Chris Dean
Posts: 108
Location: South New Mexico Mountains
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Dan D. Lyons wrote:...eastern redbud and Mimosa tree are all legumes and N fixers...


I actually just read that redbuds do not fix Nitrogen here. Searching "redbud fixes nitrogen" every other result is contradictory. Anyone have a reliable source on this?
 
Cj Sloane
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Location: Vermont, off grid for 22 years!
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FYI, BL bark and leaves are toxic to cattle and horses.
 
Ken LaVere
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Location: Southern Kentucky near Glasgow
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I have been collecting Thorn less HL seeds letting them soak in slightly cooled just boiling water, waiting for them to swell then starting them in post.... If you cant find any TL HL seeds around town check here-

https://sheffields.com/seed_genus_species_lot/Gleditsia/triacanthos/100544///Inermis//

If you would like just a couple and you think they would survive a ride in an envelope p/m me your address and I would be happy to send some out...
 
Cj Sloane
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Don't expect thornless HL seeds to produce thornless trees.

Also, I'd like to note that last year I wrote that BL was toxic to cattle but that's not necessarily true but a mineral block can help with toxicity.
 
John Polk
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This is what JL Hudson has to say about thornless HL
—Gleditsia triacanthos inermis. (d,h) GLED-10N. Packet: $2.00
Oz: $6.00, 1/4 lb: $18.00
'THORNLESS HONEYLOCUST'. Thornlessness is a genetically dominant trait and comes
true from seed. Other than lack of thorns, this tree has all of the fine
properties of the thorny kind.
 
Cj Sloane
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Well, I recently watched
(Paul's replacing irrigation with permaculture Talk) and he told a story about a town in Australia that Bill Mollison revived. The former ghost town now hates Bill because the thornless HL that he planted produced lots of seed that then produced HL with thorns.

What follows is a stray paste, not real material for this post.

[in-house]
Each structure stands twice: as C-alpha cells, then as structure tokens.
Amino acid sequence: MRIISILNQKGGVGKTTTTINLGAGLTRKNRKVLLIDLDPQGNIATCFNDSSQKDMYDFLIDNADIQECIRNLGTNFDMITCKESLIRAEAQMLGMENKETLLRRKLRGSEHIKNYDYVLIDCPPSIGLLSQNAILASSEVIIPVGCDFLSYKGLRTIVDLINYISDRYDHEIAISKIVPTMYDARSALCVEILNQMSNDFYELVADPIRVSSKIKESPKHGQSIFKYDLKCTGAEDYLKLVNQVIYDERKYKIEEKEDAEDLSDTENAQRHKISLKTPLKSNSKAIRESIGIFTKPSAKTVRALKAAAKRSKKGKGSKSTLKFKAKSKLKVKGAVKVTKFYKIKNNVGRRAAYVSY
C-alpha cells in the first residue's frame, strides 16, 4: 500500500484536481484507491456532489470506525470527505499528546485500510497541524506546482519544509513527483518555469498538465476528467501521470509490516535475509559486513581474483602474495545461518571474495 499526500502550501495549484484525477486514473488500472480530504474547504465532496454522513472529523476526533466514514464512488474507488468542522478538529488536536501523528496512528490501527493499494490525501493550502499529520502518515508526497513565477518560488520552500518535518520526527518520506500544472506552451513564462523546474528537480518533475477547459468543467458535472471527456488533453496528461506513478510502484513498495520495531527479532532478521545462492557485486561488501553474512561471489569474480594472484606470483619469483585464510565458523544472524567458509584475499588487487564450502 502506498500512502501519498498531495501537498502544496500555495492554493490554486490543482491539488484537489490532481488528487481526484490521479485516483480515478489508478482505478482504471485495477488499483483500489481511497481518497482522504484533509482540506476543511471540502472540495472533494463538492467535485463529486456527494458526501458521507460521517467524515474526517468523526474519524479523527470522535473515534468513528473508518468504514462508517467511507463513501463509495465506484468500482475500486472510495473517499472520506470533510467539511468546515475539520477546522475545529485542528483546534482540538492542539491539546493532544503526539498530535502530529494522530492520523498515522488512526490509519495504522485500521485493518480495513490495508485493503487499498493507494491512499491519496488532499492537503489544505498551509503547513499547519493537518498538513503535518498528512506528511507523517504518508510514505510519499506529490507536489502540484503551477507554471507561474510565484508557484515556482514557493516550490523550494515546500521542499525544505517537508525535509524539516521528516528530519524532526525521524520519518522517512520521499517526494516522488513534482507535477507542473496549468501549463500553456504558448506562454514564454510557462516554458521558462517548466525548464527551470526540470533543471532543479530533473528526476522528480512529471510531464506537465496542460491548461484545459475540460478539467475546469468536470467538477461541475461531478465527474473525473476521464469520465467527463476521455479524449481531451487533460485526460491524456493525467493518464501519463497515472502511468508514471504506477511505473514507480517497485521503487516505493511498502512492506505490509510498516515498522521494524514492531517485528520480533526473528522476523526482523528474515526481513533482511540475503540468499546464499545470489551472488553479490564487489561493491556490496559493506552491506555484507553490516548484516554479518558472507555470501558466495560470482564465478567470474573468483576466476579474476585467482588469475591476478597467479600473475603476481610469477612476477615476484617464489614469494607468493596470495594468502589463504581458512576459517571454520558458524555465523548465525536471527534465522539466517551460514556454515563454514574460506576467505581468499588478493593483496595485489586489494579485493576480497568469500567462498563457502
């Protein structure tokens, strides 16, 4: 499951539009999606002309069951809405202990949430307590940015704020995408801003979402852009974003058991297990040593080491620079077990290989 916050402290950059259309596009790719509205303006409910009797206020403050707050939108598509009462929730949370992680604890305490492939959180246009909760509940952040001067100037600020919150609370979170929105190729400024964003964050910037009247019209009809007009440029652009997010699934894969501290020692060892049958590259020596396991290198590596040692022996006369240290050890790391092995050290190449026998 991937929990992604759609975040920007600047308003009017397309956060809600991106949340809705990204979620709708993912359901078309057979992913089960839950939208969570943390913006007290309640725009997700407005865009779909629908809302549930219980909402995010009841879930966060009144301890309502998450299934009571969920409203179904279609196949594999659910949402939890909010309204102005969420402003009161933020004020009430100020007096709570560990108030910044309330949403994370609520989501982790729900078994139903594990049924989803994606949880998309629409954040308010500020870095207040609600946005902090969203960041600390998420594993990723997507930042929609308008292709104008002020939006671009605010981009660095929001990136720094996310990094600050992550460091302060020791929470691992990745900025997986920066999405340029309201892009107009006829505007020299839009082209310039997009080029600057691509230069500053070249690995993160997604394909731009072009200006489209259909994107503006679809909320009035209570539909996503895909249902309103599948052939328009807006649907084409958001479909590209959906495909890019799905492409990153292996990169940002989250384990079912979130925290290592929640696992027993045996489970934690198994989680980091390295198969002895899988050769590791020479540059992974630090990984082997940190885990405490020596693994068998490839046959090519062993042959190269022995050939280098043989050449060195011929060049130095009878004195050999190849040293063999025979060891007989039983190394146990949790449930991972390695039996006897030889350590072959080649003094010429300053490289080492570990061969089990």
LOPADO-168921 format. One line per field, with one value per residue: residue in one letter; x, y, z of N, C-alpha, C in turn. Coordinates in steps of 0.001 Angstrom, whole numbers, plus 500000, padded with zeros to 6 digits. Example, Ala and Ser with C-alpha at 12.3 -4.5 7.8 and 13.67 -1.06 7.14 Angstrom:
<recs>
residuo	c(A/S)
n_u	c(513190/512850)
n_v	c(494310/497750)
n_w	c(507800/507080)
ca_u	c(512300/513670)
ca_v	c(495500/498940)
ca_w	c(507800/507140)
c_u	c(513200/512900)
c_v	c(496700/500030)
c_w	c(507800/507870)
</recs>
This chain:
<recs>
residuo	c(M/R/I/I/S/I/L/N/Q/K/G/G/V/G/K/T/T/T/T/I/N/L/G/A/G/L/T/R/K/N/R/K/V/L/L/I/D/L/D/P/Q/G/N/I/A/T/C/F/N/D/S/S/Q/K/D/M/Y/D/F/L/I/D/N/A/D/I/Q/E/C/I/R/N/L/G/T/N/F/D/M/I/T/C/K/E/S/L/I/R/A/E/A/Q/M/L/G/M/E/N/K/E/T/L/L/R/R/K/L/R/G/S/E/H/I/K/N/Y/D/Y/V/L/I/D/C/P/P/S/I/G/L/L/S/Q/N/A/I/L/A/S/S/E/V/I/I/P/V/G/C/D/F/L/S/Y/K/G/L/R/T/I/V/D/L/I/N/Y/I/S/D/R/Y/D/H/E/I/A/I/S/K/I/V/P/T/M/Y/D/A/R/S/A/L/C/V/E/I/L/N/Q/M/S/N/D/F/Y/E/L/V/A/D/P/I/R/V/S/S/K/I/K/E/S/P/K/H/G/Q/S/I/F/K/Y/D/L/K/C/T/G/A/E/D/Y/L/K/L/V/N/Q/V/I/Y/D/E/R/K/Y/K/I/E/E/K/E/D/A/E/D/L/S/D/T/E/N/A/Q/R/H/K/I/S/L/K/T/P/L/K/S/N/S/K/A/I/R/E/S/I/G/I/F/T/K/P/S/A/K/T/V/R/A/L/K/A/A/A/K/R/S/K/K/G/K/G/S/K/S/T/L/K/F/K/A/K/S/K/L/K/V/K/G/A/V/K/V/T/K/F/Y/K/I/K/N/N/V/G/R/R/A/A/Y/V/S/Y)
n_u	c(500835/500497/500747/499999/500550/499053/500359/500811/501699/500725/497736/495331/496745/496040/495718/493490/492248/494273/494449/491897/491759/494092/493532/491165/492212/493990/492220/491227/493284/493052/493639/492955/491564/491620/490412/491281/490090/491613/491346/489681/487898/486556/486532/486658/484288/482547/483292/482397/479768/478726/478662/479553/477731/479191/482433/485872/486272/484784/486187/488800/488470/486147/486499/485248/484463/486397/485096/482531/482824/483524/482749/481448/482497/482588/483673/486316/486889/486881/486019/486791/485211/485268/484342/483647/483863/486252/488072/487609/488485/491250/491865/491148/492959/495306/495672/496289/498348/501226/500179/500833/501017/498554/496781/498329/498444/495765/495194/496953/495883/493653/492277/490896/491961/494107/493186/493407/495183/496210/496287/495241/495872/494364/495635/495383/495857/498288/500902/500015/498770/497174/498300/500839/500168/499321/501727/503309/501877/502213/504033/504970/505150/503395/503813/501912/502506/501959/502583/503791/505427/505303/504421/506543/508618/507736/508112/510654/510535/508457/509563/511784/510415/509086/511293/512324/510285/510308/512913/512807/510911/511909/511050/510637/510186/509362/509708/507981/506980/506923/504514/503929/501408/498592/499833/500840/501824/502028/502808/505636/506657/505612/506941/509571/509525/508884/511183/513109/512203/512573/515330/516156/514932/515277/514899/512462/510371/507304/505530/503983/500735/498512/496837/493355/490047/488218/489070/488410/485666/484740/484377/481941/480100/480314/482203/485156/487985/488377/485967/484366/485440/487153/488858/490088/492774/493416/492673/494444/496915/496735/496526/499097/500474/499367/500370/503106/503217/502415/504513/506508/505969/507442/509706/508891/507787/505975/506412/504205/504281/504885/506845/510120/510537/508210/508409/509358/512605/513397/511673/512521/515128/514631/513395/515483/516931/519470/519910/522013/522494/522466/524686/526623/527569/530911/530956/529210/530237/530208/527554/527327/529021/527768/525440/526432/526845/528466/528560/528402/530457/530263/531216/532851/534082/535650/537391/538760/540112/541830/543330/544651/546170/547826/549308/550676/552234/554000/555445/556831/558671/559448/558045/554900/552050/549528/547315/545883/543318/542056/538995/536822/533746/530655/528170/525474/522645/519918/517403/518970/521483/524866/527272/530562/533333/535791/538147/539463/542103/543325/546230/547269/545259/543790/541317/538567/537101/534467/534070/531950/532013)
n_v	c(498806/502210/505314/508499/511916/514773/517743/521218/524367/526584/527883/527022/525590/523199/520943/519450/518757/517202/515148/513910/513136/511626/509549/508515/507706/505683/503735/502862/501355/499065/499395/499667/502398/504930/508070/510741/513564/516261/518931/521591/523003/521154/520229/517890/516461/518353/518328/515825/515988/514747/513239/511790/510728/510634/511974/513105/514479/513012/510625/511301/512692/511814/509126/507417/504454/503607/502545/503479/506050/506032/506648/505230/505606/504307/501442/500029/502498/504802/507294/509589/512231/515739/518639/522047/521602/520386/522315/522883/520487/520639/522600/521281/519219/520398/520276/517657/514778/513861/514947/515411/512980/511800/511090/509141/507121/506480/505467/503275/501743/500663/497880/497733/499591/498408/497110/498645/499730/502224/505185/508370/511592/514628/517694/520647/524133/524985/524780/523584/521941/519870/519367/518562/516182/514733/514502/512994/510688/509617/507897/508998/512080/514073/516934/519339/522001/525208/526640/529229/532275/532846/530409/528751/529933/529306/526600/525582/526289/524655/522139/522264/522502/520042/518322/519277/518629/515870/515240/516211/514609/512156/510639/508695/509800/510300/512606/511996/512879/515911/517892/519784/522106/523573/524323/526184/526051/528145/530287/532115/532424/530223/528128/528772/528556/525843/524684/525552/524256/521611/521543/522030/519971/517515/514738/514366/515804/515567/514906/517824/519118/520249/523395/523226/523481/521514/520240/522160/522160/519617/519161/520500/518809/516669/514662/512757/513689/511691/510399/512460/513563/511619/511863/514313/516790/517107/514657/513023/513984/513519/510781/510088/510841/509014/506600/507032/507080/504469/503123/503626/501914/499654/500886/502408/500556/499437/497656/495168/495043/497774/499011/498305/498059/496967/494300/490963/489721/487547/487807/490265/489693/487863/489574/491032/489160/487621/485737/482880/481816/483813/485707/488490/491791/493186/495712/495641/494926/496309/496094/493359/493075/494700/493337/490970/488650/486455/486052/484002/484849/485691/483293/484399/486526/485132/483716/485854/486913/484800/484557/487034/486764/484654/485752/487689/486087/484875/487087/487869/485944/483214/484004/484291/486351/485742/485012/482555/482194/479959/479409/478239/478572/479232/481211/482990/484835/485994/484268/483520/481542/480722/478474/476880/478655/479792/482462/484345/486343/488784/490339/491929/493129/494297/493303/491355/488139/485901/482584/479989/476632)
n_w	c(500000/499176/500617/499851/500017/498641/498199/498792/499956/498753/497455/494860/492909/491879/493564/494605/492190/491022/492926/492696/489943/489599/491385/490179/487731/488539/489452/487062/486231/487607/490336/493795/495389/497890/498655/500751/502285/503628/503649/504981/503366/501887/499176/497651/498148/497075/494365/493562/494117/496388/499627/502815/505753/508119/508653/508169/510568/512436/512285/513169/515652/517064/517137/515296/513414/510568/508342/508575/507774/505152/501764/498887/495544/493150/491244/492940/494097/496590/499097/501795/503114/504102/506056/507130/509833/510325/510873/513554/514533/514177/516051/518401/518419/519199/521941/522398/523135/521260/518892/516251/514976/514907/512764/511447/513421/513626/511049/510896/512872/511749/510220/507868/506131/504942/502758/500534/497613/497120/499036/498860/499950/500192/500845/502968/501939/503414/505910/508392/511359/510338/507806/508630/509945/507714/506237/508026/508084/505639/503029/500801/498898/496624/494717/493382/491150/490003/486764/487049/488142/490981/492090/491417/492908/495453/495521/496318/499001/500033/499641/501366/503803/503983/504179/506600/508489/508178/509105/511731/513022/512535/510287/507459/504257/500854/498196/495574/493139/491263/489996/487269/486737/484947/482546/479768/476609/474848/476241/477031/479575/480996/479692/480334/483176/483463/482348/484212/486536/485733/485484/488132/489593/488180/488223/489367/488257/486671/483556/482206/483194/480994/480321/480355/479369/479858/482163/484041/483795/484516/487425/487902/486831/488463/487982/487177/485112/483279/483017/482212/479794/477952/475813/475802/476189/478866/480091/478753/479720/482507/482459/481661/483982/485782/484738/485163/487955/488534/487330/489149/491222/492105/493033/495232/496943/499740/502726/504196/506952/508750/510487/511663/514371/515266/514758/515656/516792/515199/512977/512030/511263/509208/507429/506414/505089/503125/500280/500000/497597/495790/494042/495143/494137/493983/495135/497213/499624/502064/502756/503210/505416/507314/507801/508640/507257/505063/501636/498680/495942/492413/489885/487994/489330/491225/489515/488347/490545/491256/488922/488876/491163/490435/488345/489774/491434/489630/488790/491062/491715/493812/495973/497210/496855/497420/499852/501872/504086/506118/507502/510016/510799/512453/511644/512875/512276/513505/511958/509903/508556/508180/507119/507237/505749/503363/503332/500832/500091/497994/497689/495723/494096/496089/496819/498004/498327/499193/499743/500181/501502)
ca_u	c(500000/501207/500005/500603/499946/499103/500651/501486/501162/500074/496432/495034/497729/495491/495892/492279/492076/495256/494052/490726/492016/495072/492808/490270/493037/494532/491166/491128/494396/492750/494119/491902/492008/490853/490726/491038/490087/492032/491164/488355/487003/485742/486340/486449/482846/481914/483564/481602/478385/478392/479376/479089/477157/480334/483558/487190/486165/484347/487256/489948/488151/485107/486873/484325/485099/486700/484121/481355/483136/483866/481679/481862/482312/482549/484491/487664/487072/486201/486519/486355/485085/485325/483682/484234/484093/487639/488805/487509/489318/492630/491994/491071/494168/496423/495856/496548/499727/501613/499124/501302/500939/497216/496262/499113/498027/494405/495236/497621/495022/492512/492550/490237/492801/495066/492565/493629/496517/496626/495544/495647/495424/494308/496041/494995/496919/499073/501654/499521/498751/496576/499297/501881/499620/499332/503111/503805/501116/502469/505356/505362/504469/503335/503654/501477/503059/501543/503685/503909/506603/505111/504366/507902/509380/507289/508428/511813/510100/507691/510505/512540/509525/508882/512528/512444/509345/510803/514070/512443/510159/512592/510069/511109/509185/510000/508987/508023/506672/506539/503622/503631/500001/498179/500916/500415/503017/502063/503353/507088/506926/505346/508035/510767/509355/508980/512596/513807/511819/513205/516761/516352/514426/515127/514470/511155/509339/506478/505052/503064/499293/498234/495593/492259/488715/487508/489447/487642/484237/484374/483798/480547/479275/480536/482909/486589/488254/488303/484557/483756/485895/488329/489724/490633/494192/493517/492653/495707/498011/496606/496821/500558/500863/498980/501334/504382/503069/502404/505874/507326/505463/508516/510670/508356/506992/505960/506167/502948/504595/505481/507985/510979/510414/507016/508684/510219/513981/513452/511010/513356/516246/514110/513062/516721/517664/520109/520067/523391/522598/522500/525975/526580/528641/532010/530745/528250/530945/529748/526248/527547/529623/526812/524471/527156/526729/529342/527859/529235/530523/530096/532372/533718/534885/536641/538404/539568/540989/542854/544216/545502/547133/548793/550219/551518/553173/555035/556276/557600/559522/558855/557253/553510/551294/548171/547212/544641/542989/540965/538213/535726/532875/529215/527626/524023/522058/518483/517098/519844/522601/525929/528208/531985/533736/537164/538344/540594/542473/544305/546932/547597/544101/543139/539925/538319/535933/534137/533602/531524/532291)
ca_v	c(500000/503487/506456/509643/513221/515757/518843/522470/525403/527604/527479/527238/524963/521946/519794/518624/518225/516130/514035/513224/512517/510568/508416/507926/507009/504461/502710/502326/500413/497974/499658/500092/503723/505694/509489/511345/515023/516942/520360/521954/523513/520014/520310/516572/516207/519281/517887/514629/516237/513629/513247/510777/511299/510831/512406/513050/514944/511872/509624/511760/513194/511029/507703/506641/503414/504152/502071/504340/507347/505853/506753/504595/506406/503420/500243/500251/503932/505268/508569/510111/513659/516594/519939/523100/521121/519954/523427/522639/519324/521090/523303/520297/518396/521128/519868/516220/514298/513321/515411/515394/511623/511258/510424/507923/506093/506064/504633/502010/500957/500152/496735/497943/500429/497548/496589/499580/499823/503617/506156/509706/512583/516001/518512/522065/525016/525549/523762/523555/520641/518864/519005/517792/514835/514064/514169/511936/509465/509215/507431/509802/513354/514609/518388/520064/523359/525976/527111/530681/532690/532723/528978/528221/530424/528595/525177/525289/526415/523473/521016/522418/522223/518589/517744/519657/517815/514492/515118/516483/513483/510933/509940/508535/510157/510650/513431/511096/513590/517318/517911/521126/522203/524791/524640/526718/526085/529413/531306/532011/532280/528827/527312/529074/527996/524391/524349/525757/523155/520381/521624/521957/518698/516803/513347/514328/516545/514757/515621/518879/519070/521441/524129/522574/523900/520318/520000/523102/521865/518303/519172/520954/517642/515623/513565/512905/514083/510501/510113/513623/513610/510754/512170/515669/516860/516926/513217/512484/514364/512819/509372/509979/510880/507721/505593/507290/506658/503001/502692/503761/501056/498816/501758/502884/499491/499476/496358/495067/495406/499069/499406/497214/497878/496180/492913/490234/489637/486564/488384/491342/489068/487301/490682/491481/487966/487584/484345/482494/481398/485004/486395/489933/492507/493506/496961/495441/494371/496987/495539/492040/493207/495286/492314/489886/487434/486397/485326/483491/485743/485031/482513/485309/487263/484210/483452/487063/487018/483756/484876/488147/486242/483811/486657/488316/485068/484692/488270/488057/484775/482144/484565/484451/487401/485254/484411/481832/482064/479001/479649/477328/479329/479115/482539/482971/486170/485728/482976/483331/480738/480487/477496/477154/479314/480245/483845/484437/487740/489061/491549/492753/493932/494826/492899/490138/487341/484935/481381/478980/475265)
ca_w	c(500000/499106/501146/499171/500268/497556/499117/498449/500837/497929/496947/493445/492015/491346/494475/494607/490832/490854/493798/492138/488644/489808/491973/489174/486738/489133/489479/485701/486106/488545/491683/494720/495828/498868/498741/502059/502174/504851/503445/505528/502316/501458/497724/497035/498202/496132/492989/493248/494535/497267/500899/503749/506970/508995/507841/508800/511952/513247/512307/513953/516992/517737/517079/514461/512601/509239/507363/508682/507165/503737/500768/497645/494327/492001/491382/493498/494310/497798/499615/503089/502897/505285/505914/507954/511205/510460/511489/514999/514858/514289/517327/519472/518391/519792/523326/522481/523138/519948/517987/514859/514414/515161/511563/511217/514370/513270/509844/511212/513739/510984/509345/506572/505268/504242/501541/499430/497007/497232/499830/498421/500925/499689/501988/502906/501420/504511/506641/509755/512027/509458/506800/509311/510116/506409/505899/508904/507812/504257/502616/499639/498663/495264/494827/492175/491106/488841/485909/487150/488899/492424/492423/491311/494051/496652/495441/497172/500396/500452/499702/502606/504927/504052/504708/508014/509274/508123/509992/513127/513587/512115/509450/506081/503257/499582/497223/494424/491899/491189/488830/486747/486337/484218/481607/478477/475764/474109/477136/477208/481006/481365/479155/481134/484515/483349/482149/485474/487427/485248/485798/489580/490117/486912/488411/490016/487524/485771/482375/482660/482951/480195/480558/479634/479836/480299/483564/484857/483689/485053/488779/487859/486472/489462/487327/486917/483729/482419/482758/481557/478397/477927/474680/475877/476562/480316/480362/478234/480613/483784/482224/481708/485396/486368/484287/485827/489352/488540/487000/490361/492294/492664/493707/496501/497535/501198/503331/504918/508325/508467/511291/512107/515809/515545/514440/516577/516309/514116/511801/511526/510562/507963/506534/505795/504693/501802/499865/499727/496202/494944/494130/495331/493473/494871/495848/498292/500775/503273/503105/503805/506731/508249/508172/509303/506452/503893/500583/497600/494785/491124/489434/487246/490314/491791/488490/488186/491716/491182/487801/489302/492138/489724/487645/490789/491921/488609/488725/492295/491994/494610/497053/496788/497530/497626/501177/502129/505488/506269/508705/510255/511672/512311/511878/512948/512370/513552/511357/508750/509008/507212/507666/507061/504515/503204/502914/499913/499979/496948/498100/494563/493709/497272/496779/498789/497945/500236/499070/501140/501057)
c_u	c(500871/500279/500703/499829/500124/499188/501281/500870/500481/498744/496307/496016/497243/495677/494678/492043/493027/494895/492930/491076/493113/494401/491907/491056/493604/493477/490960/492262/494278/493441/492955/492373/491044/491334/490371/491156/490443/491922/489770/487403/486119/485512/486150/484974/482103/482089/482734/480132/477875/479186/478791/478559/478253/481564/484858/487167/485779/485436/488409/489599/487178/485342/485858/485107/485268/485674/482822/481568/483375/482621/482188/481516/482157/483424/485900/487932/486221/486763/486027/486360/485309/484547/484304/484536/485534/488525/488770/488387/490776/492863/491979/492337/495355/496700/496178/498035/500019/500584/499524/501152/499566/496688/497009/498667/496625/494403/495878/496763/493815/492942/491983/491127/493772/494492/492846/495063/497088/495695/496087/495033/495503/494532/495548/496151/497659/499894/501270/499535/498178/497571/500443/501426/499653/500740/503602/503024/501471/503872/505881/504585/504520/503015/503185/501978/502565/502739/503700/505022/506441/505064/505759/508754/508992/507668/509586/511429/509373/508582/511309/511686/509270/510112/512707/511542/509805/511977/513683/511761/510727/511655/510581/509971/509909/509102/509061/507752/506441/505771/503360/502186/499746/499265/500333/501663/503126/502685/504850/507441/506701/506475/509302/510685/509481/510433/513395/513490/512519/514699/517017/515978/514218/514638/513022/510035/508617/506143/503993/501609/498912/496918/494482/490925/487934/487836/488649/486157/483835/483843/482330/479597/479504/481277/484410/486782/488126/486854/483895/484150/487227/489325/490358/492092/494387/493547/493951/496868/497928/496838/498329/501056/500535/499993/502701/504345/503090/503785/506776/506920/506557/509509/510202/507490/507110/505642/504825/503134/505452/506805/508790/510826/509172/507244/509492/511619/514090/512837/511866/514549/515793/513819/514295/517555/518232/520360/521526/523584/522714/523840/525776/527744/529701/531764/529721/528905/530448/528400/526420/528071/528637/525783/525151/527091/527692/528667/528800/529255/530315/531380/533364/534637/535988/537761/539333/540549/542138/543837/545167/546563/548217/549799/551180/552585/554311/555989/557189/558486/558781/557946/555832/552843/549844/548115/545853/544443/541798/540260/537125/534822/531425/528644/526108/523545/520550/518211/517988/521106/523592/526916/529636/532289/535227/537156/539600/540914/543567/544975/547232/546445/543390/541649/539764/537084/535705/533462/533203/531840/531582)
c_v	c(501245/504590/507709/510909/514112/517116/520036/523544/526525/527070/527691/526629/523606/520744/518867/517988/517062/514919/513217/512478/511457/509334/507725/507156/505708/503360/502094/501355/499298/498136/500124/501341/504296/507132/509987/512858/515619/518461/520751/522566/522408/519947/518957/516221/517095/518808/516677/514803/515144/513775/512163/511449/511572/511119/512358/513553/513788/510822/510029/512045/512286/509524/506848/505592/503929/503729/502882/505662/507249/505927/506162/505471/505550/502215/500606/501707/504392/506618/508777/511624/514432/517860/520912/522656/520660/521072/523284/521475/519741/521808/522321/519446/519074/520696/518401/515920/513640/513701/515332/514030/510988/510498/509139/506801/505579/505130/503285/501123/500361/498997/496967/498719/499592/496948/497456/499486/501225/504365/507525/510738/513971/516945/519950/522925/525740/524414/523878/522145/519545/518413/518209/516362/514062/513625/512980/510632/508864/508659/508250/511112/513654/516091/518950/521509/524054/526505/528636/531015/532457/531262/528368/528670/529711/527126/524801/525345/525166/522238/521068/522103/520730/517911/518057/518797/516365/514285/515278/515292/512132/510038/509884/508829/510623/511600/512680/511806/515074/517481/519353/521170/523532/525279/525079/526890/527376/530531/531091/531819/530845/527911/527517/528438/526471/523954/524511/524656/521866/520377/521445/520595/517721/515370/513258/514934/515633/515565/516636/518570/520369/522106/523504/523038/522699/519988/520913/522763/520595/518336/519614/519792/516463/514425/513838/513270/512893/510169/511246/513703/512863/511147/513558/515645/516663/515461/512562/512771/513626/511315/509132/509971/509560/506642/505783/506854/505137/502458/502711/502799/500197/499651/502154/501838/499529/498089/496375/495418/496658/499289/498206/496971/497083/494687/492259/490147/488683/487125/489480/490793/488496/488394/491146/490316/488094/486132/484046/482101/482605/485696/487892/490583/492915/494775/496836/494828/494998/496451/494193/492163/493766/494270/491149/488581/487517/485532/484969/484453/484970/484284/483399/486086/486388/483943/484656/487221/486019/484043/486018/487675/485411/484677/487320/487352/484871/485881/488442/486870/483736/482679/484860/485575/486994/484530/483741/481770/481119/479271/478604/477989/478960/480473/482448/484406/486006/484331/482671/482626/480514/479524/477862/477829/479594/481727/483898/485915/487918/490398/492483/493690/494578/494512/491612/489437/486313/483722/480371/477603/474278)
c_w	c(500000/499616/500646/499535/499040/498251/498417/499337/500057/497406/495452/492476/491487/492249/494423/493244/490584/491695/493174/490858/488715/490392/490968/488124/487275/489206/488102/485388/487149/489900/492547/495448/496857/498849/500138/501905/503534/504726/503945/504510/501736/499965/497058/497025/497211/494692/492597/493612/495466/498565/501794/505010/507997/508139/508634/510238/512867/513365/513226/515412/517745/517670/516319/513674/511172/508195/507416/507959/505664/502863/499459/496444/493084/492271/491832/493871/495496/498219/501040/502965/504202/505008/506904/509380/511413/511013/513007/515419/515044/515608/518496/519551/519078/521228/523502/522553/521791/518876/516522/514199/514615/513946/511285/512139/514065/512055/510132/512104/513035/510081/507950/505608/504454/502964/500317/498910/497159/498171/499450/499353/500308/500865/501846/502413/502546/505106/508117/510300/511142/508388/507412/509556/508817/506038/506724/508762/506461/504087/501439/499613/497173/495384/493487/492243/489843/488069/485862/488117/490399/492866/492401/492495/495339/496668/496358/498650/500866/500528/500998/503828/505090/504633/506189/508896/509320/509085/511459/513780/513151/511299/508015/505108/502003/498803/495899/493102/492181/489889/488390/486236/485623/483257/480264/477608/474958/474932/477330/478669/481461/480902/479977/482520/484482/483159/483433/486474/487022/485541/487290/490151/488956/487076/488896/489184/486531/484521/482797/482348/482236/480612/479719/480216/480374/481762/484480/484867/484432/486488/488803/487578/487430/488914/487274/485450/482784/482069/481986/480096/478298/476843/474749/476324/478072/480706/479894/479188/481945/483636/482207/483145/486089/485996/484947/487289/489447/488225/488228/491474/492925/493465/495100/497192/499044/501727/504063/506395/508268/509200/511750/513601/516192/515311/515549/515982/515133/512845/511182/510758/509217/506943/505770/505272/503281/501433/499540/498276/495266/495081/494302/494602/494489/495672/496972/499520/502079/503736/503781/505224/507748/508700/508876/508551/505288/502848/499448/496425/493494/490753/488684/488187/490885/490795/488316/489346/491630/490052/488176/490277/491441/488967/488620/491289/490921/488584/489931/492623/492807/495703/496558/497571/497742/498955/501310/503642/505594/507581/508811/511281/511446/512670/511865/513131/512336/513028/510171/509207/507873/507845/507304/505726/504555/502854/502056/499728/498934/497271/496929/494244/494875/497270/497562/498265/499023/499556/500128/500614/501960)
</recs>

Thornless may be a dominant trait but as you know, you can't eliminate a recessive trait. So if the tree produces pods (which some don't) then it's just genetic roulette.
 
Philip Green
Posts: 45
Location: Southern Ohio (zone 6a)
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Cj Verde wrote:Don't expect thornless HL seeds to produce thornless trees.

Also, I'd like to note that last year I wrote that BL was toxic to cattle but that's not necessarily true but a mineral block can help with toxicity.


I know that BL has developed a reputation for toxicity to humans that isn't actually proven (actually it's been disproven - Samual Thayers eats BL seeds/pods and considers them edible), but most sources consider them poisonous. I wonder if actually edible to most/all likestock as well.

Though HL is considered an excellent production crop and also is edible for both livestock and humans. I've been trying to plant more HL where I am (there's already plenty of BL), because they make an excellent (free) livestock feed and because they also provide an massive quantity of edible beans (and pods) for people as well. The beans are quite large to and I imagine with a sheller (though I doubt anyone makes one that would work on HL) you could easily get enough beans to feed yourself for a year off just a few trees. Their texture is weird though, so marketability might be a bit tricky.